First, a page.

Lexicon Valley

Are You a John Q. Public or a Joe Blow?

John McCain stands with Samuel “Joe the Plumber” Wurzelbacher on Oct. 30, 2008, in Sandusky, Ohio.

Photo by Chip Somodevilla/Getty Images

Meet John Q. Public. He also goes by John Q. Citizen and John Q. Taxpayer. He’s an upstanding sort who shovels the ice off his stretch of sidewalk, writes a check to his local ASPCA, and tries to be a loving dad to his 2½ kids. He sits in traffic. He has a particular order in which he reads the newspaper. Pace Hollywood, he looks nothing like Denzel Washington, though occasionally in the morning, freshly shaven, adjusting his tie in front of the mirror, he thinks to himself that he’s not too bad.  

A few miles away lives Joe Blow. His friends sometimes call him Joe Schmoe, Joe the Plumber, Joe Doakes, and Joe Six-Pack. He likes to unwind with a High Life or three after work, especially if there’s a game on, and he’s kept in touch with a few high school buddies who root for the same teams. Sometimes he finds a smushed piece of candy in his jacket pocket (score); sometimes he arrives at the bank after it closes (dang). Money’s tight but he and his wife, a self-described “Hockey Mom,” get by OK.

We know these Everymen by their names, because they have no faces. Generic and nondescript, they’re the “bankers, schoolmasters and clergymen the martyrs call the world.” But where do their monikers come from, and what happens when they go abroad?

John Q. Public was born in 1922. The editorial cartoonist Vaughn Shoemaker invented him for the Chicago Daily News to satirize how “taxes and stupid officials” made life hard on the average American. In the ’50s, he started showing up in the pages of the Oklahoman, where another cartoonist, Jim Lange, envisioned him mustachioed, fedora’d, bespectacled—a “common citizen trying to understand the political maneuvers of the powerful.” As his name gained signifying force, police departments began to hold up John Q. as the right-living alternative to the perp, skell, or criminal. And his doppelgängers flourished abroad—Joe Public and John Smith in the United Kingdom, John Citizen in Australia, Sile Citizen in Ireland, and, in Canada, Monsieur Tout-le-Monde (“Mr. Everybody”) and Monsieur Untel (“Mr. So-and-so”). Uno Who, a pen-and-ink child of the ’60s, was eternally clad in a bankruptcy barrel and a top hat thanks to his creator John Collins’ disillusionment with the Canadian tax code.   

Joe as an epithet for the average guy dates back to 1841, followed by Joe College (your typical student) in 1932 and Joe Blow in 1941. A handbook of military terms from 1943 is harsher, defining “Joe Soap” as a name for “the ‘dumb’ or not so intelligent members of the forces. The men who are overwilling and therefore the usual stooges.” (“Soap,” in this case, is rhyming slang for “dope.”) Unexceptional and at times put-upon, Joe still managed to evade the mantle of victimization hanging around the legal system’s John Doe, born in 13th-century England as a form of witness protection and first appearing as a plaintiff in 1768. (That case’s equally anonymous defendant? Richard Roe.) A dictionary of American slang bears witness to an explosion of Joe-inspired characters in the mid-20th century: Joe Average, Joe Beige, Joe Lunch Bucket, Joe Sad, Joe Schmoe, Joe Six Pack, Joe Yale, Joe Zilch. (Joe Cool, from the same era, is no average guy. You can tell from his sunglasses.) Australia and New Zealand discovered Joe Bloggs, who occasionally goes by Fred, around the same time. During the 2008 U.S. election, John McCain found a real-life Joe, gave him a plunger, and transformed him into a valuable political demographic.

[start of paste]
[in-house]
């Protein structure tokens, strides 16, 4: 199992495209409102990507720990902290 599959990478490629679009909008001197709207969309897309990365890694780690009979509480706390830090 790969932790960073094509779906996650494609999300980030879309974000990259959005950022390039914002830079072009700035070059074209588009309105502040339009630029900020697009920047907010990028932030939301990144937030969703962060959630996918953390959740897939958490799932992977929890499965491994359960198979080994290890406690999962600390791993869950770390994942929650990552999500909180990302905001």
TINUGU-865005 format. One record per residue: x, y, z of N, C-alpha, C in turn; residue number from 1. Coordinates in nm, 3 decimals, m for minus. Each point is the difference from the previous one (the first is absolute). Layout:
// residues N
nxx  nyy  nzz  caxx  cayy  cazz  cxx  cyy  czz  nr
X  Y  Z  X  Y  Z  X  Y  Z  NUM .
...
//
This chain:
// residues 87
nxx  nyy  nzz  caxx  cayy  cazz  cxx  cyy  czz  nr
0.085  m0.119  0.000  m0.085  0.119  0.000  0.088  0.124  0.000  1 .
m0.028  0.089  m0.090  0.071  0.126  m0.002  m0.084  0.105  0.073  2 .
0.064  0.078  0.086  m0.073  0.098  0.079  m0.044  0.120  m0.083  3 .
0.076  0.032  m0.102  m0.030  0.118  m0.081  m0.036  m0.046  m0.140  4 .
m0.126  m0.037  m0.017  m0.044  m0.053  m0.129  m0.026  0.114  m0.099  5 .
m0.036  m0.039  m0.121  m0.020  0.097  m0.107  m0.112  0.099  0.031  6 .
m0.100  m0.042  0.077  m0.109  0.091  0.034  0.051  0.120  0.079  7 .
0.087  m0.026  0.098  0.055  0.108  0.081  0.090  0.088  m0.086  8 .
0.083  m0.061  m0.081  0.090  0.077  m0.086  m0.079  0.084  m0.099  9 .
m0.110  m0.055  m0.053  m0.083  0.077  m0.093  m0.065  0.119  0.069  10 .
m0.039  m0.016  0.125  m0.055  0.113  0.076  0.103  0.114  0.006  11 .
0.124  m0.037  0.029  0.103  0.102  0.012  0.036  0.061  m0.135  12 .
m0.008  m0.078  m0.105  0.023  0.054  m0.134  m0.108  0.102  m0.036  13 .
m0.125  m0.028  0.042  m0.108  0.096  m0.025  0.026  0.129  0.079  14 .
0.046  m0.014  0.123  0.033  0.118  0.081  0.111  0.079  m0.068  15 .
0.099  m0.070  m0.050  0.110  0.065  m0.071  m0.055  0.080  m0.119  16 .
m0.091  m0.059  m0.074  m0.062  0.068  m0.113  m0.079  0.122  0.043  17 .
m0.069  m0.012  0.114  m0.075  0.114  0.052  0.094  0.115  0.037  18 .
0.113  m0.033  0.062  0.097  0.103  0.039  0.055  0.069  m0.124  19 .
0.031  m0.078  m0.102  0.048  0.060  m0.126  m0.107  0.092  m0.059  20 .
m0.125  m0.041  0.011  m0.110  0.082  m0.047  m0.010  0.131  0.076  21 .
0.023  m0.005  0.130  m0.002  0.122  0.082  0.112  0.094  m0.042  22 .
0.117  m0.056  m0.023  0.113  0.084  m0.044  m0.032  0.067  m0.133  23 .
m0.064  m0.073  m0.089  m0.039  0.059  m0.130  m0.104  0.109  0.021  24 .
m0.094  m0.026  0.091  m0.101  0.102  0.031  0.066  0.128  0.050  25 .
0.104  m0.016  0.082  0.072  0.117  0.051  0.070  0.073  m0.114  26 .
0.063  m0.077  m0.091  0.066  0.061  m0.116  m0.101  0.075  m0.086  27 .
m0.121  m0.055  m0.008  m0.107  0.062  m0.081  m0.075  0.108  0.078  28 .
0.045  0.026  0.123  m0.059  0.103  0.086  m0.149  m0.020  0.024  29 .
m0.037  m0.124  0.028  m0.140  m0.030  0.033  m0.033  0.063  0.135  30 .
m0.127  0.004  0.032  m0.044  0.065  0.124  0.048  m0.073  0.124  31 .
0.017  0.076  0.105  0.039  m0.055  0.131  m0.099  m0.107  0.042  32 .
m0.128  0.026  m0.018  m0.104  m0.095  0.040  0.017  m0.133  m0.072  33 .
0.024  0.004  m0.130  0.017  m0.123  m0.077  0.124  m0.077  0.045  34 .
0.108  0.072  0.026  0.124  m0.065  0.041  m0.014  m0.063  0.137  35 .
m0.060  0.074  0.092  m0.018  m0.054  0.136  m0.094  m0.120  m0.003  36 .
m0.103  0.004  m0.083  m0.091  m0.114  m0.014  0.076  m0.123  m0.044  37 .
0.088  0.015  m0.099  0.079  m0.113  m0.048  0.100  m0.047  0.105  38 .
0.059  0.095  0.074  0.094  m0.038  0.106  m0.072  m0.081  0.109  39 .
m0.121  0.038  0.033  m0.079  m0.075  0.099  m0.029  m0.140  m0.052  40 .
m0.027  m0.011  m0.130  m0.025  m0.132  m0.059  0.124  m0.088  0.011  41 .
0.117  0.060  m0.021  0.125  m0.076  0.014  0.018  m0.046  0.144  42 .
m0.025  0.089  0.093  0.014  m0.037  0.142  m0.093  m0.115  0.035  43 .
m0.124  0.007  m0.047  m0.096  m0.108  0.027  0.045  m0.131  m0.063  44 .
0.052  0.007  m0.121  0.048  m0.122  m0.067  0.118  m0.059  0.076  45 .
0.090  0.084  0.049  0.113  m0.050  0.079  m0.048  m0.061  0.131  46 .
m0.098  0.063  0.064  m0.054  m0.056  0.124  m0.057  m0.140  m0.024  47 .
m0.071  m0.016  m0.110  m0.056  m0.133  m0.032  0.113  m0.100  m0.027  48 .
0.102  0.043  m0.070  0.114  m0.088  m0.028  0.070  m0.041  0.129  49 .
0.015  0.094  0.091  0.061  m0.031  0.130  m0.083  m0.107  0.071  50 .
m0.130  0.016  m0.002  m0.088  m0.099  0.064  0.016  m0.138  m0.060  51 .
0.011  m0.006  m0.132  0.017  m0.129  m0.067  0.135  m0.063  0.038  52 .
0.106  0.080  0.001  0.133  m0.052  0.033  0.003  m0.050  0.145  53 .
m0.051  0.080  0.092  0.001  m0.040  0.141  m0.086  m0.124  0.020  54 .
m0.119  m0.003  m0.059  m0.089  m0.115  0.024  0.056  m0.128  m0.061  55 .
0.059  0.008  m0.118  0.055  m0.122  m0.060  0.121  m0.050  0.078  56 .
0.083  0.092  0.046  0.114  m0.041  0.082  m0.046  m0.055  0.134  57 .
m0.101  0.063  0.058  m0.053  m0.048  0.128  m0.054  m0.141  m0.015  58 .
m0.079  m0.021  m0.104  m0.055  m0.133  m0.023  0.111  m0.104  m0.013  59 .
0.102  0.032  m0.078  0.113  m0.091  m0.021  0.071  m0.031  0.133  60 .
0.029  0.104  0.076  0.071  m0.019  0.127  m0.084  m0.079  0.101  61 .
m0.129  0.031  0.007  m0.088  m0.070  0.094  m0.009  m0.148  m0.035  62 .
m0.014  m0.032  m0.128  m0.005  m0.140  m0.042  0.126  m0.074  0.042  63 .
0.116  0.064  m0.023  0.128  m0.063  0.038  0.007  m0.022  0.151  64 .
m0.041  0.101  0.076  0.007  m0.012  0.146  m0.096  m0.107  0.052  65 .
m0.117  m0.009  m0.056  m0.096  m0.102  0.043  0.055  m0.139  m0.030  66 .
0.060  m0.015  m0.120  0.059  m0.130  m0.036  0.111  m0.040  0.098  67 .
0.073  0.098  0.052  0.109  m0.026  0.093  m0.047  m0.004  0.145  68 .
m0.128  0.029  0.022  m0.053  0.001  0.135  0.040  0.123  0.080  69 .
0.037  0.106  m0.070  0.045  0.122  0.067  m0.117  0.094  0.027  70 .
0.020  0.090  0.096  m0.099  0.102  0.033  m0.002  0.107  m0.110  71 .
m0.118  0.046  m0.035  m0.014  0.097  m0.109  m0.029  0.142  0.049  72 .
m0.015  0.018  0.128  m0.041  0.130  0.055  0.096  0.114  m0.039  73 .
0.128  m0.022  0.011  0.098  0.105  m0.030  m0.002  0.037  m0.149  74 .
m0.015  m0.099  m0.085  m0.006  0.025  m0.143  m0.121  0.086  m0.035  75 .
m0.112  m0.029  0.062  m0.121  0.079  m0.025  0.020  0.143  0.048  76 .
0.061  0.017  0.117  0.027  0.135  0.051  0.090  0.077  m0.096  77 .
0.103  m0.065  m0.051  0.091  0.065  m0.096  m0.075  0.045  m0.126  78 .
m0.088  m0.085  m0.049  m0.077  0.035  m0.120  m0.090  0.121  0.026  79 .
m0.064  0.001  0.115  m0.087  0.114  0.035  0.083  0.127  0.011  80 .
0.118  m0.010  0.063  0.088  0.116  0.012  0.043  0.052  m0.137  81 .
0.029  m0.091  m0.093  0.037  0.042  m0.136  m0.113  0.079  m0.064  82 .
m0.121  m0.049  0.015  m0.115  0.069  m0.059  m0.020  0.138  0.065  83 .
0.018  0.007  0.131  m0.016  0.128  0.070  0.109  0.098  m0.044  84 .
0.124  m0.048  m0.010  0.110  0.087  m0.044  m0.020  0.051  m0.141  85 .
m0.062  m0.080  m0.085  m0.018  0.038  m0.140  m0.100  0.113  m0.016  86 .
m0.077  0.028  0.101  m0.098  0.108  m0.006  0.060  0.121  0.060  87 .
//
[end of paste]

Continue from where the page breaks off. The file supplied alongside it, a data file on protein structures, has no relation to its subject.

What’s the point of John Q. and Joe? Why do we need both? John seems to express our political righteousness and good citizenry, even as we live at the mercy of an occasionally flawed government. (For a comprehensive rundown of sympathetic Everymen around the world, check out this Wikipedia page. You’ll meet, among many others, Pepito Perez from Colombia, Mario Rossi from Italy, Wanjiku from Kenya, Sa Nation la from Mauritius, Ola Nordmann from Norway, and Petya Ivanov from Russia.) He is a square who cares, and we care about him. Features maybe blurred by nostalgia, he’s a useful cipher to have around for anyone crafting rhetoric about the American Dream, how nice guys should finish first, or the rewards of clean living. He also evinces a kind of Jack Bauer potentiality—a latent aptitude for morphing, thrillingly, into a take-no-prisoners badass when his values/loved ones are threatened. See the “Summon Everyman Hero” TV trope.

But Joe. More hapless clown than cardboard protagonist, he’s the go-to guy for eliciting low-level condescension, whether it takes the form of scorn, pity, affection, or amusement. His lack of pretense, and especially his galoot moments, entwine uncomfortably with his blue-collar status. If John Q. embodies ordinariness as the reassuring opposite of a scary Other (with the straightforward moral code to match), then Joe represents the ordinary as the not-extraordinary, the mediocre, the earthbound rule to someone else’s exception.

Since Joe’s not real enough to feel hurt by all this, perhaps there’s value in keeping him around—we didn’t retire Homer Simpson because he was dopey and boring, and the abuse of archetypes is no reason to get rid of them altogether. On the other hand, why must our stock goof belong to a lower social class than our honest citizen? Do such cartoonish visions of the common man (and note how easily that common man might slip into commoner) erode our empathy? These are questions John Q. should bring up at the next town hall meeting. Joe can’t make it—he’s got a busted sink to fix down the street.